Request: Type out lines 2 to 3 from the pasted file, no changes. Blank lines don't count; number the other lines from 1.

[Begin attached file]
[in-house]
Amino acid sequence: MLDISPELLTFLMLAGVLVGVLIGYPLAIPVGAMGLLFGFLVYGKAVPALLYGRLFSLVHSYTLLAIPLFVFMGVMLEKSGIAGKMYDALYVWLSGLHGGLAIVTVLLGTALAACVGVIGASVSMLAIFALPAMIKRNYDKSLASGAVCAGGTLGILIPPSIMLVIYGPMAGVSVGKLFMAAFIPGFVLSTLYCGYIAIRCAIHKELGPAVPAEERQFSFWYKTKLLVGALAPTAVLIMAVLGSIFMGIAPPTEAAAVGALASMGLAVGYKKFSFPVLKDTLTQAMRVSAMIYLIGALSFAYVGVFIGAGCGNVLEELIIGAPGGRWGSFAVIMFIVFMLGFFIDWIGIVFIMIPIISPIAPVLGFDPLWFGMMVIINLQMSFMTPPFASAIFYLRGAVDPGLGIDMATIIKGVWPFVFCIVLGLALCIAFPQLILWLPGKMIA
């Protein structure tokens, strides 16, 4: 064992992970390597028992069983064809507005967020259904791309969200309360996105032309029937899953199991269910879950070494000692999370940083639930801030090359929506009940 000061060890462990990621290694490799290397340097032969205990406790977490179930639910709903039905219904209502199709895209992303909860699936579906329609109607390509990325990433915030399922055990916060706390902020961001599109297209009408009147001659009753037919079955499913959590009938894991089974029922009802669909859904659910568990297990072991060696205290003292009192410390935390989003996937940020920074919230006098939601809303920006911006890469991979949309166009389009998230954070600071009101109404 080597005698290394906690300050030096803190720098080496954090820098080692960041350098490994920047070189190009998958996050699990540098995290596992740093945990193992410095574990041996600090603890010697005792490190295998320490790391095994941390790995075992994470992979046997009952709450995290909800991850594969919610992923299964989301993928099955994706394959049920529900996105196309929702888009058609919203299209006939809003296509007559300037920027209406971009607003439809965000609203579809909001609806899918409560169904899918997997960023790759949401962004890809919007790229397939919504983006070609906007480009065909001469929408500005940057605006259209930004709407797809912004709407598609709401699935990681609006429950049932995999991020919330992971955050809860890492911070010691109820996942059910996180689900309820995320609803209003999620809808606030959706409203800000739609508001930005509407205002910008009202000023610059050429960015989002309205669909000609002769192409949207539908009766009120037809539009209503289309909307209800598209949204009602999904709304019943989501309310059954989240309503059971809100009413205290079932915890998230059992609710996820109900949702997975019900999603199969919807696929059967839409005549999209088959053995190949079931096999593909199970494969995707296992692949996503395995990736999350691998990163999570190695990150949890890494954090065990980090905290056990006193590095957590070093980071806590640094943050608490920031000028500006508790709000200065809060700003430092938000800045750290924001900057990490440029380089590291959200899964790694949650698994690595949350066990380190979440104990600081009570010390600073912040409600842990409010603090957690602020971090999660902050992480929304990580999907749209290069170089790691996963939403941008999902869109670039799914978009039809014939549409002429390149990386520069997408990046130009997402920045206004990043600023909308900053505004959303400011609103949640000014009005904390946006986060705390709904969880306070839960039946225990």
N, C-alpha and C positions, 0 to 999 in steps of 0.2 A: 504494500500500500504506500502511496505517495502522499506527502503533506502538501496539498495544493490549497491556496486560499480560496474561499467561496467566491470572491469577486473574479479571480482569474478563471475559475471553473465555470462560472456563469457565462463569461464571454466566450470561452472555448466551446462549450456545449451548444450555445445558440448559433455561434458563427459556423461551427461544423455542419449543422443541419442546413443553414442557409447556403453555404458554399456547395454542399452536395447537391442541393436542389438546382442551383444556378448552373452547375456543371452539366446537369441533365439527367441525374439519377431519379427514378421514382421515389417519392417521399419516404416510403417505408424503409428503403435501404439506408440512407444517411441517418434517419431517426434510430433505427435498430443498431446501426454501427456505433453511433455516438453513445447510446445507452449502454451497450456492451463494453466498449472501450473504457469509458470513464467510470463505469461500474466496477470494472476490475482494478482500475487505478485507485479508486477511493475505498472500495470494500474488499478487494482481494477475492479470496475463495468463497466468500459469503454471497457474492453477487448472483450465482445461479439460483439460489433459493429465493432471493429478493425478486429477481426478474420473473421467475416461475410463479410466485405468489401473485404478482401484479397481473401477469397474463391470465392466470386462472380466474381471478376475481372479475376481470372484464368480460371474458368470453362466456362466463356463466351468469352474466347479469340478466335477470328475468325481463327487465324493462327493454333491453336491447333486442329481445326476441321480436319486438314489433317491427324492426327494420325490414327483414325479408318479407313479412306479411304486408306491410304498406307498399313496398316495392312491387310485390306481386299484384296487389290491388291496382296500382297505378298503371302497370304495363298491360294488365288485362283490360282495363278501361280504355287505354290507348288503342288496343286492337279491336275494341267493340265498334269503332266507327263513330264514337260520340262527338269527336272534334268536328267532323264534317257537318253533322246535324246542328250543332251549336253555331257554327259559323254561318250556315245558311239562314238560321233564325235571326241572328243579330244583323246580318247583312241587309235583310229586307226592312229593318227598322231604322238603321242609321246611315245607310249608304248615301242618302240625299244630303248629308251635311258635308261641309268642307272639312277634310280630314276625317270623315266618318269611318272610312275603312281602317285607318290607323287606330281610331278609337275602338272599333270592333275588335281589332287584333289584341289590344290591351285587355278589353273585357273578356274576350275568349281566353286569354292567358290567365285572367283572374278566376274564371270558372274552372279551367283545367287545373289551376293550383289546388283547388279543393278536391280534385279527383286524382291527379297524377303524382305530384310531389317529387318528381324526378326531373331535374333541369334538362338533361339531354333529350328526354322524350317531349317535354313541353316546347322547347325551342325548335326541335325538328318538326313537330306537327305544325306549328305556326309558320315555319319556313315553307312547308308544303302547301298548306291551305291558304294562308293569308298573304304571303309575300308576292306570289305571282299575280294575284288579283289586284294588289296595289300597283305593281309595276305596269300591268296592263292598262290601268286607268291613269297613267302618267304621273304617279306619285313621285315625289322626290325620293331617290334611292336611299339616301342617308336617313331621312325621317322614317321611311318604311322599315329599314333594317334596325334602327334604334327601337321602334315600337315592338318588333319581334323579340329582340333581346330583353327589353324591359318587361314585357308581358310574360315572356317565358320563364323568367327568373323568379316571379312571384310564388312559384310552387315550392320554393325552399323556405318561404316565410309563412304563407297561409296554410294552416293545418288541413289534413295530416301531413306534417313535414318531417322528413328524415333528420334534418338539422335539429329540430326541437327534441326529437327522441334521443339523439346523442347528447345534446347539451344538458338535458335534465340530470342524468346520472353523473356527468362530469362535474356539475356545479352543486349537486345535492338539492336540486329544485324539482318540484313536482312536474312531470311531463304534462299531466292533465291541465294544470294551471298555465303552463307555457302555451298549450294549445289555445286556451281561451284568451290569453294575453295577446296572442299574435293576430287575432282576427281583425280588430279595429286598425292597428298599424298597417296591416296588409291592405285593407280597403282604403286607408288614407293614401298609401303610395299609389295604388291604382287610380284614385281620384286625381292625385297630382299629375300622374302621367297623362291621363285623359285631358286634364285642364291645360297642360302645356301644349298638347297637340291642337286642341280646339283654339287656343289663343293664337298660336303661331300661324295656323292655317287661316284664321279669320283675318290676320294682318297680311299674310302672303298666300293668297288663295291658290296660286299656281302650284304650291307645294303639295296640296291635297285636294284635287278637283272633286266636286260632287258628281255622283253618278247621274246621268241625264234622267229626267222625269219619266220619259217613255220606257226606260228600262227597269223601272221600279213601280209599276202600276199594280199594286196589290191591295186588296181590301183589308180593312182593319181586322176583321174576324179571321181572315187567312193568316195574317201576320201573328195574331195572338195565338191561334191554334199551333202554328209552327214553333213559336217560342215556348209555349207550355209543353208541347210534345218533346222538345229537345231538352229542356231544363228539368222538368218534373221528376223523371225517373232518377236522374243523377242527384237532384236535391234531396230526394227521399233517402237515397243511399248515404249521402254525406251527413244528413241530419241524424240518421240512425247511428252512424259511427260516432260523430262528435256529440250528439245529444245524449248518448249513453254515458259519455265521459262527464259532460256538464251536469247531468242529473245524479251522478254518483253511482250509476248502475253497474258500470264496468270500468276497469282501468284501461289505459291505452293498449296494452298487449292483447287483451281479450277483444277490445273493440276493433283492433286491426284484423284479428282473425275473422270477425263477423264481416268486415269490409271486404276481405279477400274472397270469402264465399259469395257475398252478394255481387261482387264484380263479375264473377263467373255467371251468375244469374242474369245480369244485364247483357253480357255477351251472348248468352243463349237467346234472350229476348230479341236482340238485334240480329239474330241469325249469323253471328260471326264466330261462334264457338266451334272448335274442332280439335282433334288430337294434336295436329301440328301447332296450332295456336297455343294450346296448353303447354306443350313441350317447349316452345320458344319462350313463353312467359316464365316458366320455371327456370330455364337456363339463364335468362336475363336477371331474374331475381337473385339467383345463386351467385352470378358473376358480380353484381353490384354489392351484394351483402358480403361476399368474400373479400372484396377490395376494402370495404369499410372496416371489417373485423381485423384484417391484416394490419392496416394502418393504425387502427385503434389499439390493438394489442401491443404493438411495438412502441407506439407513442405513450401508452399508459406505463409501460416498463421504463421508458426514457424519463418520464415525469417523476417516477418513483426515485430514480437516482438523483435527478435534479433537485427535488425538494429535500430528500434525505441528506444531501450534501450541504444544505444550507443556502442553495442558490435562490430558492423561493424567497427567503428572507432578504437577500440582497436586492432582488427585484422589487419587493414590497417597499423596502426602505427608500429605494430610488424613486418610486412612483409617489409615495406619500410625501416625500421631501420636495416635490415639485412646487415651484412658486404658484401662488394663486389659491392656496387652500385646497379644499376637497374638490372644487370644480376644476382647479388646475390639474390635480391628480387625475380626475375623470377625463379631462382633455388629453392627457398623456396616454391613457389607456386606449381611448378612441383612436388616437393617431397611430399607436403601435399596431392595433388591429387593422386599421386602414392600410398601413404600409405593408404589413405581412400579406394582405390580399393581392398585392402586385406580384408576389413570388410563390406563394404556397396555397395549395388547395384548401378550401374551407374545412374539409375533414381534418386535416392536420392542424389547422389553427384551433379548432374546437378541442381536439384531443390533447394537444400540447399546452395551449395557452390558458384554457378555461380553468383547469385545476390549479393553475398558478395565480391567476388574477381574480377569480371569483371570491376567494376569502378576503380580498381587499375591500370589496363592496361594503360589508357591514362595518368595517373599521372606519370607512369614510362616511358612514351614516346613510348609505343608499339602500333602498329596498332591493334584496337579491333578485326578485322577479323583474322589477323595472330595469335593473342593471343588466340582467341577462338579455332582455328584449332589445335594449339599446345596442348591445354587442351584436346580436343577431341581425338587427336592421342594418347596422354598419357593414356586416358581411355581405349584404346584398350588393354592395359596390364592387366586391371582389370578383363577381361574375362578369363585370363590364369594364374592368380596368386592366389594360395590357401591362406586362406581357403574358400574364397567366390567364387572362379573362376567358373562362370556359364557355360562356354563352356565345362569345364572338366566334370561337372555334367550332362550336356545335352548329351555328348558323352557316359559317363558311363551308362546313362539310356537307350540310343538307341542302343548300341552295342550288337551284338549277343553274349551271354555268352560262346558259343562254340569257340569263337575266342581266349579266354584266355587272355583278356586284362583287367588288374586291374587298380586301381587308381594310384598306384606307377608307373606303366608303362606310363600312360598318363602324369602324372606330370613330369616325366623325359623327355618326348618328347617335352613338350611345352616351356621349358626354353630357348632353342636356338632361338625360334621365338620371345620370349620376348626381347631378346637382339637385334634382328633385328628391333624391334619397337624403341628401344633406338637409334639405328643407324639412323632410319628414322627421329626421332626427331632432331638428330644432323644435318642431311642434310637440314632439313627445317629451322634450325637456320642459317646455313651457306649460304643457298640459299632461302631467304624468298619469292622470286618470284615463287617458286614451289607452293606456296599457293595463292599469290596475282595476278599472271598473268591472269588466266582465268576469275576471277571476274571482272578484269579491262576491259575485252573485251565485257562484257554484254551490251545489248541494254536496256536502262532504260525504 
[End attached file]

Amino acid sequence: MLDISPELLTFLMLAGVLVGVLIGYPLAIPVGAMGLLFGFLVYGKAVPALLYGRLFSLVHSYTLLAIPLFVFMGVMLEKSGIAGKMYDALYVWLSGLHGGLAIVTVLLGTALAACVGVIGASVSMLAIFALPAMIKRNYDKSLASGAVCAGGTLGILIPPSIMLVIYGPMAGVSVGKLFMAAFIPGFVLSTLYCGYIAIRCAIHKELGPAVPAEERQFSFWYKTKLLVGALAPTAVLIMAVLGSIFMGIAPPTEAAAVGALASMGLAVGYKKFSFPVLKDTLTQAMRVSAMIYLIGALSFAYVGVFIGAGCGNVLEELIIGAPGGRWGSFAVIMFIVFMLGFFIDWIGIVFIMIPIISPIAPVLGFDPLWFGMMVIINLQMSFMTPPFASAIFYLRGAVDPGLGIDMATIIKGVWPFVFCIVLGLALCIAFPQLILWLPGKMIA
């Protein structure tokens, strides 16, 4: 064992992970390597028992069983064809507005967020259904791309969200309360996105032309029937899953199991269910879950070494000692999370940083639930801030090359929506009940 000061060890462990990621290694490799290397340097032969205990406790977490179930639910709903039905219904209502199709895209992303909860699936579906329609109607390509990325990433915030399922055990916060706390902020961001599109297209009408009147001659009753037919079955499913959590009938894991089974029922009802669909859904659910568990297990072991060696205290003292009192410390935390989003996937940020920074919230006098939601809303920006911006890469991979949309166009389009998230954070600071009101109404 080597005698290394906690300050030096803190720098080496954090820098080692960041350098490994920047070189190009998958996050699990540098995290596992740093945990193992410095574990041996600090603890010697005792490190295998320490790391095994941390790995075992994470992979046997009952709450995290909800991850594969919610992923299964989301993928099955994706394959049920529900996105196309929702888009058609919203299209006939809003296509007559300037920027209406971009607003439809965000609203579809909001609806899918409560169904899918997997960023790759949401962004890809919007790229397939919504983006070609906007480009065909001469929408500005940057605006259209930004709407797809912004709407598609709401699935990681609006429950049932995999991020919330992971955050809860890492911070010691109820996942059910996180689900309820995320609803209003999620809808606030959706409203800000739609508001930005509407205002910008009202000023610059050429960015989002309205669909000609002769192409949207539908009766009120037809539009209503289309909307209800598209949204009602999904709304019943989501309310059954989240309503059971809100009413205290079932915890998230059992609710996820109900949702997975019900999603199969919807696929059967839409005549999209088959053995190949079931096999593909199970494969995707296992692949996503395995990736999350691998990163999570190695990150949890890494954090065990980090905290056990006193590095957590070093980071806590640094943050608490920031000028500006508790709000200065809060700003430092938000800045750290924001900057990490440029380089590291959200899964790694949650698994690595949350066990380190979440104990600081009570010390600073912040409600842990409010603090957690602020971090999660902050992480929304990580999907749209290069170089790691996963939403941008999902869109670039799914978009039809014939549409002429390149990386520069997408990046130009997402920045206004990043600023909308900053505004959303400011609103949640000014009005904390946006986060705390709904969880306070839960039946225990």